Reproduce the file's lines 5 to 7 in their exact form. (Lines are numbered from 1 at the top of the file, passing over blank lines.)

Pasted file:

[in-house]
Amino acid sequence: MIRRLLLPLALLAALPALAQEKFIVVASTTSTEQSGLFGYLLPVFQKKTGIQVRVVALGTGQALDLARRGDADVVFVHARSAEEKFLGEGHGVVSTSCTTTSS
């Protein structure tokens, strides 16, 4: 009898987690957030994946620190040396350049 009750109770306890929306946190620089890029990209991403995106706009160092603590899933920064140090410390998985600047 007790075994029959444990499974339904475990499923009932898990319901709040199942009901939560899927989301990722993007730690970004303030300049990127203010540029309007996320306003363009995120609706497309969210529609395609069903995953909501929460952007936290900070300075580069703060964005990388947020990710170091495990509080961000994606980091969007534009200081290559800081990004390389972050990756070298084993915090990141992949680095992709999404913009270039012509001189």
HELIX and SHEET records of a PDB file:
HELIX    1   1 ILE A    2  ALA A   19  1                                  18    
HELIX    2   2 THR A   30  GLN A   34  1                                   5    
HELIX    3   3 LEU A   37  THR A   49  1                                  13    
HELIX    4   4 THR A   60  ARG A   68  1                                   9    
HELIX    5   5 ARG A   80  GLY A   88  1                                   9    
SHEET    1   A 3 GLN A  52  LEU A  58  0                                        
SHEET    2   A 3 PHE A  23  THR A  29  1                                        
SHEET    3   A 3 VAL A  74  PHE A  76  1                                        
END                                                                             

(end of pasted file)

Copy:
HELIX    1   1 ILE A    2  ALA A   19  1                                  18    
HELIX    2   2 THR A   30  GLN A   34  1                                   5    
HELIX    3   3 LEU A   37  THR A   49  1                                  13    